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Ben Hur: John Hopkins Interview

18 November 2015 | Ryan Ormonde

Opening in 2005, The 39 Steps was a major West End comedy hit. Its writer Patrick Barlow and its (fourth) lead actor John Hopkins are hoping to repeat the trick with a similar approach to charioting epic Ben Hur. London Calling talks to Hopkins ahead of the opening of the play at the Tricycle Theatre.

London Calling: The first theatrical version of Ben Hur opened in 1899 and became a hit Broadway show with live horses and real chariots running on treadmills. I’m guessing this one is a bit different?

John Hopkins: I’d want to say that if a viewer had travelled through time from 1899 they wouldn’t know the difference but no, it is a cast of four this time, not including the horses. It has a certain kind of lo-fi charm.

LC: How are you doing the horses then?

JH: It will hopefully make your jaw drop but I’m afraid I can’t reveal those secrets partly because we’re about to start Tech Week and I haven’t actually seen them in person yet. It’s still to be discovered. If you’ve seen The 39 Steps, this is from the same stable, no pun intended. There are four actors who are attempting to put on an epic story, which is arguably beyond their reach. The joy and comedy of it comes from the fact that often in reality, they don’t quite live up to [the source material] but on occasions they somehow fortuitously manage to pull something off and it occasionally is epic or wonderful or serious or beautiful. So it’s about expectations falling short of reality. In a comedic way. It’s good fun. And we wear lots of different hats, quite literally.

LC: So you’re not just Ben Hur?

JH: Ah. Well, hmm - yeah, I am almost entirely and mainly Ben Hur. I might - without wanting to give away too many secrets - play a wise man near the beginning, but other than that, no. I’m afraid I am exclusively Ben Hur. In a loincloth. Occasionally a toga. And the supportive band of actors around me play about fifty characters between them because they’ve basically got more range and are better at doing accents than me.

LC: It’s a juicy role.

JH: Yes it is. It’s known for the film [version], but for very real copyright reasons we’re not doing the film, we’re doing the book. It’s a really good book. It’s obviously not read much any more. We’re hoping we can bring a revival. It’s a story of loss and redemption, of people trying to find their loved ones again having lost them. It’s a festive tale.

LC: It features Jesus, which is Christmassy in a way.

JH: That’s very Christmassy, and we’ve got the birth in as well: we’ve got a nativity. We’ve got a camel. There are camels as well as horses. It’s a menagerie, an absolute menagerie.

LC: Is the production influenced by The Life of Brian in any way?

JH: It possibly comes from the same DNA in the sense that Patrick Barlow - who’s the creative force behind it - his comedy is quite Pythonesque and quite surreal. His ‘National Theatre of Brent’ is really, really funny. It’s certainly in that vein of Python and the Goons and all of that kind of English, knockabout comic surrealism. Hopefully we won’t suffer a boycott from the Church of England like The Life of Brian did.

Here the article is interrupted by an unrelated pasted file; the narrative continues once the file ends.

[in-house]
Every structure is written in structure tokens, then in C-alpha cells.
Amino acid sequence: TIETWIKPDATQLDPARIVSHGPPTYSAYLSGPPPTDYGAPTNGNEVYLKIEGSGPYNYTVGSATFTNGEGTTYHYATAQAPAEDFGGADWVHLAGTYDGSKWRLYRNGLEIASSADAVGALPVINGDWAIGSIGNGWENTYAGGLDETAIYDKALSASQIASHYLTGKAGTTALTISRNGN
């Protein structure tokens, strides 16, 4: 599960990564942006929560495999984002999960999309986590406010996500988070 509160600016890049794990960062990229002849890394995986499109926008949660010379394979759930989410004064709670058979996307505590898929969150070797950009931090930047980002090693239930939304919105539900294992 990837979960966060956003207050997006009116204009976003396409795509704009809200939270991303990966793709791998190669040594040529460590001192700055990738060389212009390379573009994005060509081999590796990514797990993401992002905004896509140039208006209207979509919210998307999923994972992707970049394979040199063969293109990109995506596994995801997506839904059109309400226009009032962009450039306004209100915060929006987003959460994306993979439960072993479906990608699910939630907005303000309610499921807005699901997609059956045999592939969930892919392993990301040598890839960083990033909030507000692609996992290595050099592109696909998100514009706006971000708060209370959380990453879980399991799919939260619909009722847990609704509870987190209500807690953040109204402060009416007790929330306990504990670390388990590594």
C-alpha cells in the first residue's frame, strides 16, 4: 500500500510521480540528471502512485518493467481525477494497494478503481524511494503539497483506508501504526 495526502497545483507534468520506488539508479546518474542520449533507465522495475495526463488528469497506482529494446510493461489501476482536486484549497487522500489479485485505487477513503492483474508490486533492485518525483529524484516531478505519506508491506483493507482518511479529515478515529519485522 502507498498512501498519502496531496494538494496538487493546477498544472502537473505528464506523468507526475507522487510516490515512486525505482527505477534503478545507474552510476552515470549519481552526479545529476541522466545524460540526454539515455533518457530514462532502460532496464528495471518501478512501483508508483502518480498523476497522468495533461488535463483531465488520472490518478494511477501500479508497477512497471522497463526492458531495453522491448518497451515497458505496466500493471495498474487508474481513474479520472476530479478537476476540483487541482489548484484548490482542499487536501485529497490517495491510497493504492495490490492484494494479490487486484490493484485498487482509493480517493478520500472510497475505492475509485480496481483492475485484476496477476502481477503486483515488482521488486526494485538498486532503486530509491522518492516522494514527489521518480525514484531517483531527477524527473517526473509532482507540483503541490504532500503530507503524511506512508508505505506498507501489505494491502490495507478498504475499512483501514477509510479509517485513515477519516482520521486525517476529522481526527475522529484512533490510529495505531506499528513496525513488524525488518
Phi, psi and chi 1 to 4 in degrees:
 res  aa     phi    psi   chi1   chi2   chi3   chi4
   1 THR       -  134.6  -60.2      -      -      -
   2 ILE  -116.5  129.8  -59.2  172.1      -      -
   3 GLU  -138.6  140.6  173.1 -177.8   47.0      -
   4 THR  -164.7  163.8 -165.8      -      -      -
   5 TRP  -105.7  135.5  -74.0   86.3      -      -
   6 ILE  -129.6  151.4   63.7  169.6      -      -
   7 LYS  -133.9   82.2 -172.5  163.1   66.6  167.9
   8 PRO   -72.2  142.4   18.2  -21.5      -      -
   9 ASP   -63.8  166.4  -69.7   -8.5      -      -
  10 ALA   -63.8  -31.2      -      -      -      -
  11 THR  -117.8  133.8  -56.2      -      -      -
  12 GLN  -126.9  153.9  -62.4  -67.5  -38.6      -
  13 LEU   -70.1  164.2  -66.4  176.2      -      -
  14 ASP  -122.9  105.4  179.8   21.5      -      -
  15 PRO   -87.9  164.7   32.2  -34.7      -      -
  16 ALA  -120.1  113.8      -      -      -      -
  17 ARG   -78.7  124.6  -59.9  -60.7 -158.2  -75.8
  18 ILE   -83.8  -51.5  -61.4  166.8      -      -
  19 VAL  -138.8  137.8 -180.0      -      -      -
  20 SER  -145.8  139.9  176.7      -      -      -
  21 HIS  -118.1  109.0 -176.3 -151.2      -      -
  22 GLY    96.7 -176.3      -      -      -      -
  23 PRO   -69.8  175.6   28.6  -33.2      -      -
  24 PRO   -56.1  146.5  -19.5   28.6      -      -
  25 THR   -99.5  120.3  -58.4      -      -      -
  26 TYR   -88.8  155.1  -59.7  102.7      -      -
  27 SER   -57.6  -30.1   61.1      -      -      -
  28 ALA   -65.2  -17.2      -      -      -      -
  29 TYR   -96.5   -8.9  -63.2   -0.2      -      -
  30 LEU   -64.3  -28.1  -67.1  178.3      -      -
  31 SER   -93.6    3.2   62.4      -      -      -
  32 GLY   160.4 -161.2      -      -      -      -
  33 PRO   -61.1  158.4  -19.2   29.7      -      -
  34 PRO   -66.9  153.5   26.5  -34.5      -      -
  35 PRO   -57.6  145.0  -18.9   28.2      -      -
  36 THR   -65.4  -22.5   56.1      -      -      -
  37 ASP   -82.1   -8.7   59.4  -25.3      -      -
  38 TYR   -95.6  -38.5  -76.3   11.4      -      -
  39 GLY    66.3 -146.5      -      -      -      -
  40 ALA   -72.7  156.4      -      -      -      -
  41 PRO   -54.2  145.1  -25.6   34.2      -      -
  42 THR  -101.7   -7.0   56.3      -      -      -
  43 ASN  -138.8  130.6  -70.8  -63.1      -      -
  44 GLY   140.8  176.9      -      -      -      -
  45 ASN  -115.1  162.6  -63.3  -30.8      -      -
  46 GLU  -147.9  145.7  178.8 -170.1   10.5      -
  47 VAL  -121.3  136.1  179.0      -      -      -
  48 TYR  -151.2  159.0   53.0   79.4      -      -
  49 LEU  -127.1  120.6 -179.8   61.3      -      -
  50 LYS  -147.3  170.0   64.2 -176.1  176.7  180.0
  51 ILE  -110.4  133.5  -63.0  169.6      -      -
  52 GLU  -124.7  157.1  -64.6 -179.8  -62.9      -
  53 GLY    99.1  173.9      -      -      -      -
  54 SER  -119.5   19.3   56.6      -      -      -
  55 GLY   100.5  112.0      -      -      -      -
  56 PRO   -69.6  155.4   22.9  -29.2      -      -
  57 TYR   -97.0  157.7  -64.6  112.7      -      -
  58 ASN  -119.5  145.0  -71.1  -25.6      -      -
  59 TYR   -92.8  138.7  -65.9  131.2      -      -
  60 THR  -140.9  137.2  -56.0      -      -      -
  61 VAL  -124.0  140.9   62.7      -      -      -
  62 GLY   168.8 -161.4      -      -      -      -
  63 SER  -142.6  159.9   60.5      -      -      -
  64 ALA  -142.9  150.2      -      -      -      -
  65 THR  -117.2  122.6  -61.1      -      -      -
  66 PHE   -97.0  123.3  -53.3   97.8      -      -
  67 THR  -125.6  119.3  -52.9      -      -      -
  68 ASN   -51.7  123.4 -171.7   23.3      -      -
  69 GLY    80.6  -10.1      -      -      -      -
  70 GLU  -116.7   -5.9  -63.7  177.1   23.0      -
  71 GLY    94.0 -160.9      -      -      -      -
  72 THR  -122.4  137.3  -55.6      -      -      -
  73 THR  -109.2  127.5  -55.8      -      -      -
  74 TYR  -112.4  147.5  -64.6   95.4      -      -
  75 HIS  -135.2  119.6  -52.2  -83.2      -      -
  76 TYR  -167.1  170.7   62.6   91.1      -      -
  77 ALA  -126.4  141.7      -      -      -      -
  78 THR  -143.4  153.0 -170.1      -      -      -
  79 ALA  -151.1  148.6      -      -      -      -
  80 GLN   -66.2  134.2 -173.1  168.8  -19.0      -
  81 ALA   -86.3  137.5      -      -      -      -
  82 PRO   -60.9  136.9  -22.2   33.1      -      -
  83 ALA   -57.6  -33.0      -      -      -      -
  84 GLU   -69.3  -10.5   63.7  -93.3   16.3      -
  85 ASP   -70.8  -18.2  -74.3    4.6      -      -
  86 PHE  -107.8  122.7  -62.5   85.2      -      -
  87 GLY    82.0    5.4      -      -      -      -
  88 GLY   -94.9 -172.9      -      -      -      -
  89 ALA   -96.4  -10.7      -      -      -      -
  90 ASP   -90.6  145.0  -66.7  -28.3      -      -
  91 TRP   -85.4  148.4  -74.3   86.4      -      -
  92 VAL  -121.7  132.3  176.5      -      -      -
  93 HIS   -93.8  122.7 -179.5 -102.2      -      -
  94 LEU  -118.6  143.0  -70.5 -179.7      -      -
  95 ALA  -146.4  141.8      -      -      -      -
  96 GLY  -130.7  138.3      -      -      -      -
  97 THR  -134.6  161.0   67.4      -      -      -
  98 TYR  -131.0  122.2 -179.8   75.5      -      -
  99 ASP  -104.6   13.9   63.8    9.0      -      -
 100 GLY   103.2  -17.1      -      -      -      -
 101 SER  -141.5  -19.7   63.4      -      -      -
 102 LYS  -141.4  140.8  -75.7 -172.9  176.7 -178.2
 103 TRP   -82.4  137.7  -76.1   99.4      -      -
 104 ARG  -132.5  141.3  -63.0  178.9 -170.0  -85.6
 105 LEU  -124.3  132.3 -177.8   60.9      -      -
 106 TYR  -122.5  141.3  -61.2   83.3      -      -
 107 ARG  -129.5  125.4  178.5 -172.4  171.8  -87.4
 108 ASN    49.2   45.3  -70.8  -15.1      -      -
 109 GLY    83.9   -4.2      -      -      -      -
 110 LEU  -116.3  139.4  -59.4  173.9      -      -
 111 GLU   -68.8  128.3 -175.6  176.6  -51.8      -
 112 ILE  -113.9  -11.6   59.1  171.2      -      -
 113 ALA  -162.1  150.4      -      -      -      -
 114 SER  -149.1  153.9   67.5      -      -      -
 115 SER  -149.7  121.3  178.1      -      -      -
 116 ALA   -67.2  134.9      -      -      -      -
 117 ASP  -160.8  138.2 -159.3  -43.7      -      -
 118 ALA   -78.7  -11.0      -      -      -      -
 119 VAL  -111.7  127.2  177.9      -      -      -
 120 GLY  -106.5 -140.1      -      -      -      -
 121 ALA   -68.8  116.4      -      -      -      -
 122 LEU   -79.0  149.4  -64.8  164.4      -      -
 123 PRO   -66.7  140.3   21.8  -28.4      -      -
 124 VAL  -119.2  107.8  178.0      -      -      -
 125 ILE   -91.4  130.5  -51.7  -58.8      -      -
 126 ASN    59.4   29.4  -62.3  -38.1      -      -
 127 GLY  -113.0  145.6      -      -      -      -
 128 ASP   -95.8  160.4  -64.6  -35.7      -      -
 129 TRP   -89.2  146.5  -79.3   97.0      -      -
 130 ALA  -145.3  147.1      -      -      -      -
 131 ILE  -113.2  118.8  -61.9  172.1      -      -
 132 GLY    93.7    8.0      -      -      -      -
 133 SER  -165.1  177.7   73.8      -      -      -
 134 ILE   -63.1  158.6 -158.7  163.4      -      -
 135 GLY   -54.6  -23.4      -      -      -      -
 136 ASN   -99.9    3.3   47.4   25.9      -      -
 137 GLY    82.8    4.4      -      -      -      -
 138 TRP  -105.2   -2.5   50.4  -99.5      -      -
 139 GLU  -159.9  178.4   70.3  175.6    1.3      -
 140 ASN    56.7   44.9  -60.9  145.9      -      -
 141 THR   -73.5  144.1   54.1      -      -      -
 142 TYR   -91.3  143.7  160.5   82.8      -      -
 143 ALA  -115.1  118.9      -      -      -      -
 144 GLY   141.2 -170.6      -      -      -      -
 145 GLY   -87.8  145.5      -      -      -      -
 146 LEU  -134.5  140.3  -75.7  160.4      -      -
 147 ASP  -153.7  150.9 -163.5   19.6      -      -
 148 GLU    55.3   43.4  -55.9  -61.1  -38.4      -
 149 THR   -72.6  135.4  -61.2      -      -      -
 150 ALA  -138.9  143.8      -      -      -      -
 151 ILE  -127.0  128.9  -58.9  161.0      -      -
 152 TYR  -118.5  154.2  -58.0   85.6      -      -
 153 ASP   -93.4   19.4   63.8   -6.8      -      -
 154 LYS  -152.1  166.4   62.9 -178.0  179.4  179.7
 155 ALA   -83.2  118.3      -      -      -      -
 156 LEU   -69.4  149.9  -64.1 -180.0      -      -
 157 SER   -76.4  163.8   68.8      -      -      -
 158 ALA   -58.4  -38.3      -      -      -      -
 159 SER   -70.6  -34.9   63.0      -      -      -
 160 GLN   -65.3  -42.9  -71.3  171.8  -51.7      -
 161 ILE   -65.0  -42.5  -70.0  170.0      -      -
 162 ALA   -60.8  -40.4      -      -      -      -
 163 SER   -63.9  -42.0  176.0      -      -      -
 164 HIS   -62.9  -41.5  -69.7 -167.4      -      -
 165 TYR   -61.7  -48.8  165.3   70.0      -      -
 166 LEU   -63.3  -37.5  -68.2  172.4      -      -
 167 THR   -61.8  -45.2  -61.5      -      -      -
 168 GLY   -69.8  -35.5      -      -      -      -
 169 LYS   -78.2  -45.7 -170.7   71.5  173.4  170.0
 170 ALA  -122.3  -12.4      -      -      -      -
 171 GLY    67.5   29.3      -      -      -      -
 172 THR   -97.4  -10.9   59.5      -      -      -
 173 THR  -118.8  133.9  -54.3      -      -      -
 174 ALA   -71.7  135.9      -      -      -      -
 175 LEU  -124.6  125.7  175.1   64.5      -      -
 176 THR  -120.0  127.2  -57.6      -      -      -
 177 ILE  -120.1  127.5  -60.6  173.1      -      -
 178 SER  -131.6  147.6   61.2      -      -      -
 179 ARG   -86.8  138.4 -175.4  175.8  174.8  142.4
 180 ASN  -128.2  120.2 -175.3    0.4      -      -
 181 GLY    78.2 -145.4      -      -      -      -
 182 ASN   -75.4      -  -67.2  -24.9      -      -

LC: You were also in The 39 Steps, weren’t you?

JH: Yes, I was the fourth cast I think, back in 2009 and I got on very well with Patrick. We share a sense of humour, in the sense that he’s funny and I like the jokes that he makes. He was putting together ideas for Ben Hur even then. We mounted it originally out of town in 2012. So this is a sort of second go on the merry-go-round for the show. We are slowly zooming in on London, one production at a time.

LC: It must feel different being involved at the beginning of the process this time.

JH: Absolutely. The 39 Steps had been finessed so cleanly and had become such a brilliant and funny and successful working show. You would have three weeks rehearsal and they’d show you different DVDs of the previous actors who had played the role. They’d filmed it from the back of the theatre and they would sort of prescribe to you ‘I think you should have a bit of so-and-so, maybe watch a bit of this acting’. I quite enjoyed taking the mechanical element of that and then hopefully making it [my] own. This is completely different. There are elements that we’re still deciding on and bits that are still - in a really fun way - up for grabs.

LC: Is it fun playing a pastiche of a dramatic leading man?

JH: It is. It’s almost too much fun. [We’re] doing such bad acting. As well as playing Ben Hur I’m playing a guy who’s putting on a production of Ben Hur, so there’s a framing device and obviously when I’m playing that guy I have to be a sort of naturalistic, believable person.

LC: How boring.

JH: Well not just boring but difficult to do. You sort of coarsen your own instincts so much by performing in one way; then suddenly you have to be quite small and believable. You’ve made yourself so grotesque that it can be difficult to adjust. But it’s a really guilty pleasure; it’s like a warm bath.

LC: Speaking of guilty pleasures and warm baths, you’ve starred in many episodes of Midsomer Murders as Detective Sergeant Dan Scott. You must be a big hit with a certain demographic.

JH: Yes. It’s ten years ago since I left the show but fortunately they never cease to repeat them so I live on. I had only been acting for a couple of years and I’d only done theatre - Shakespeare with the RSC. So I found it unbelievably difficult at first. I learned to enjoy it and then I realised that I was going to spend a lot of time standing behind John Nettles, getting things wrong so he could get them right.

Ben Hur opens at the Tricycle Theatre on Thursday 19th November 2015. For more information and to book tickets, see website.

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